Moon rocks aren't just about the rock — the gas trapped inside is just as intriguing.
A new examination of six lunar meteorites found in Antarctica has revealed the first definitive proof that the moon inherited chemical elements from Earth's interior. The discovery adds support to the theory that our planet's most enduring companion was born when something massive slammed into the Earth in the distant past, also known as the giant impact theory.
During doctoral research at ETH Zurich in Switzerland, Patrizia Will discovered traces of helium and neon — both noble gases, which rarely bond to other elements — in six lunar meteorites from NASA's Antarctic collection.
The meteorites are composed of volcanic rock called basalt that formed as magma welled up from the interior of the moon then rapidly cooled. This cooling process created lunar glass particles within the samples that retain chemical signatures of solar gases. After the basalt formed, additional layers of rock enveloped it, protecting the glass from charged particles, both those from the sun's constant stream of solar wind and those from beyond the solar system, dubbed cosmic rays. The isolation preserved this fingerprint and guaranteed the origin of the gases trapped inside, the researchers reasoned.
Scientists were able to catch the fingerprints of helium and neon in the meteorites thanks to a particularly sensitive noble gas mass spectrometer that researchers nicknamed Tom Dooley after a Grateful Dead song. (Mass spectrometers sort out by weight elements within a sample.)
"Finding solar gases, for the first time, in basaltic materials from the moon that are unrelated to any exposure on the lunar surface was such an exciting result," Will said in a statement.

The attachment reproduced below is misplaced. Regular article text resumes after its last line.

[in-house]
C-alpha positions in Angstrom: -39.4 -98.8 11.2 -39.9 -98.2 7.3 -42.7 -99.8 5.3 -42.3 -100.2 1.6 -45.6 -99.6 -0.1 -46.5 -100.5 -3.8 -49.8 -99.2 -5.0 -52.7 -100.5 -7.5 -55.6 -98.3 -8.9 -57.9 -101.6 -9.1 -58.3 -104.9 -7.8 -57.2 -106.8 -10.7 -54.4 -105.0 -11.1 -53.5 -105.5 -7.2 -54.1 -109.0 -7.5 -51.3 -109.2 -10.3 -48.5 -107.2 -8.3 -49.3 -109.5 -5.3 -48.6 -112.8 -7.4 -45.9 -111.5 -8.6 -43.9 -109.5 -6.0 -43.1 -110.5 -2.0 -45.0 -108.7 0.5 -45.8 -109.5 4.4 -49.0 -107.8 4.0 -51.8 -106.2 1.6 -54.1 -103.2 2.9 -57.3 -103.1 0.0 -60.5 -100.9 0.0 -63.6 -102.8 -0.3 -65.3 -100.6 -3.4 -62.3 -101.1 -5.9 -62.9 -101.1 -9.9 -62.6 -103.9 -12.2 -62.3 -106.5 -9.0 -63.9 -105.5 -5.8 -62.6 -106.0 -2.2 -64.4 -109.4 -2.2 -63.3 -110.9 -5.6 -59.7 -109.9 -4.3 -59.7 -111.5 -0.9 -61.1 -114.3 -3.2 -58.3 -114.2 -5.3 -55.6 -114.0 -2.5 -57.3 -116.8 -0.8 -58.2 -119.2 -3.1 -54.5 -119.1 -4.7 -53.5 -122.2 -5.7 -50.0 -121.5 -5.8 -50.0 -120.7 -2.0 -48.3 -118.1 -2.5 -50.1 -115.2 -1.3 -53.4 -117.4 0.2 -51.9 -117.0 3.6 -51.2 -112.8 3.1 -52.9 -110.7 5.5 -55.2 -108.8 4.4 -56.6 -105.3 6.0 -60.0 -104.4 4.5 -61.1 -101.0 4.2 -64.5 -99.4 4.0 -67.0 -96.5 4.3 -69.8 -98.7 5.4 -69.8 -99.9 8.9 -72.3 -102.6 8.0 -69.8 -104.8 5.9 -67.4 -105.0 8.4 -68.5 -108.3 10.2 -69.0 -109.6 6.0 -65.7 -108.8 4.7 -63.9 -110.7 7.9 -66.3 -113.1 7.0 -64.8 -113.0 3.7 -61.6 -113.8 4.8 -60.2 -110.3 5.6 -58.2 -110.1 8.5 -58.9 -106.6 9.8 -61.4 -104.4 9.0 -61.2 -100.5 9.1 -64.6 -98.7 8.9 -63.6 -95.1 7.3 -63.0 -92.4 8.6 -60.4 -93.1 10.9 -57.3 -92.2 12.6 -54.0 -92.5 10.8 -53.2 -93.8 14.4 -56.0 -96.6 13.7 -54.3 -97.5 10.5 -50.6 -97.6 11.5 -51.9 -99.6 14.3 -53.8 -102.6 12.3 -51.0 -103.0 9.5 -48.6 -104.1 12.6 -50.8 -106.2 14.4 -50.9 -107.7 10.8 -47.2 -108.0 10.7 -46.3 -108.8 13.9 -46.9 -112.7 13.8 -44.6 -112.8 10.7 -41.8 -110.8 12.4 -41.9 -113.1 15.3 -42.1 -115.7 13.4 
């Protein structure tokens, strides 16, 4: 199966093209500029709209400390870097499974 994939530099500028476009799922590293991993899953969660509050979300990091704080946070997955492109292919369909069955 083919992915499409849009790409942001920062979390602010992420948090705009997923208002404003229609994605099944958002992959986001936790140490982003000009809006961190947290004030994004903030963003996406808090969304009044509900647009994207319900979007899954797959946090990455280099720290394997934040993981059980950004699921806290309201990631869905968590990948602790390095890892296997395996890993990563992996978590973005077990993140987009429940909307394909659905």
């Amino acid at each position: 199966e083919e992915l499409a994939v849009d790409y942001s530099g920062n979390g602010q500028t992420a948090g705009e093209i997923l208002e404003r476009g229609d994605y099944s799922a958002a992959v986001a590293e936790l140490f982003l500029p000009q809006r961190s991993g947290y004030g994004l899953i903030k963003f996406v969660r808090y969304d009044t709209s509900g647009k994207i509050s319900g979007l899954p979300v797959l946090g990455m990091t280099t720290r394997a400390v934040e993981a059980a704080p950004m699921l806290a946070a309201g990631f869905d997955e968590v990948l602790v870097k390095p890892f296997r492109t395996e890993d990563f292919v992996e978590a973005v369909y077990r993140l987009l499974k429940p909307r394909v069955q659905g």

Lunar research with impact
The finding supports the idea that a giant impact created the moon, and the work could also lay a roadmap for research into how the solar system's rocky worlds formed.
One version of the giant impact theory proposes that a protoplanet called Theia smashed into Earth around 4.5 billion years ago, about 60 million years after the Earth itself formed.
The impact must have been truly massive to throw out ejecta from Earth's interior that was able to remain in orbit and coalesce into another body, rather than falling back down to our infant planet.
Other lines of evidence that support this theory include the fact that the moon is lightweight, lacking large amounts of iron in its interior, while 30% or so of Earth's mass is sealed in its iron-rich core. The moon's mantle rocks also have a similar composition to those of Earth, and these rocks are both significantly different from Martian meteorites.
Scientists needed a somewhat smaller impact to conduct the study. With no dense atmosphere like Earth's to burn up space rocks, the moon is constantly bombarded by asteroids. It was probably a high-energy impact from just such an asteroid that dug out rock fragments from the ejected rock fragments from deep within a large lava flow on the moon. These fragments eventually fell to Earth as meteorites; scientists spotted the dark space rocks against the blinding white of Antarctica.
The researchers hope that scientists' understanding of far more than the moon could benefit from the team's work, since the current analysis targeted just a few of NASA's collection of around 70,000 meteorites.
"I am strongly convinced that there will be a race to study heavy noble gases and isotopes in meteoritic materials," Henner Busemann, a geochemist at ETH Zurich, said in the same statement. He thinks that researchers will soon be looking to meteorites to find other noble gases like xenon and krypton that are more challenging to identify than helium and neon.
"While such gases are not necessary for life, it would be interesting to know how some of these noble gases survived the brutal and violent formation of the moon," Busemann said. "Such knowledge might help scientists in geochemistry and geophysics to create new models that show more generally how such most volatile elements can survive planet formation, in our solar system and beyond."
The team's findings are discussed in a paper published Wednesday (Aug. 10) in the journal Science Advances.
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Robert Lea is a science journalist in the U.K. whose articles have been published in Physics World, New Scientist, Astronomy Magazine, All About Space, Newsweek and ZME Science. He also writes about science communication for Elsevier and the European Journal of Physics. Rob holds a bachelor of science degree in physics and astronomy from the U.K.’s Open University. Follow him on Twitter @sciencef1rst.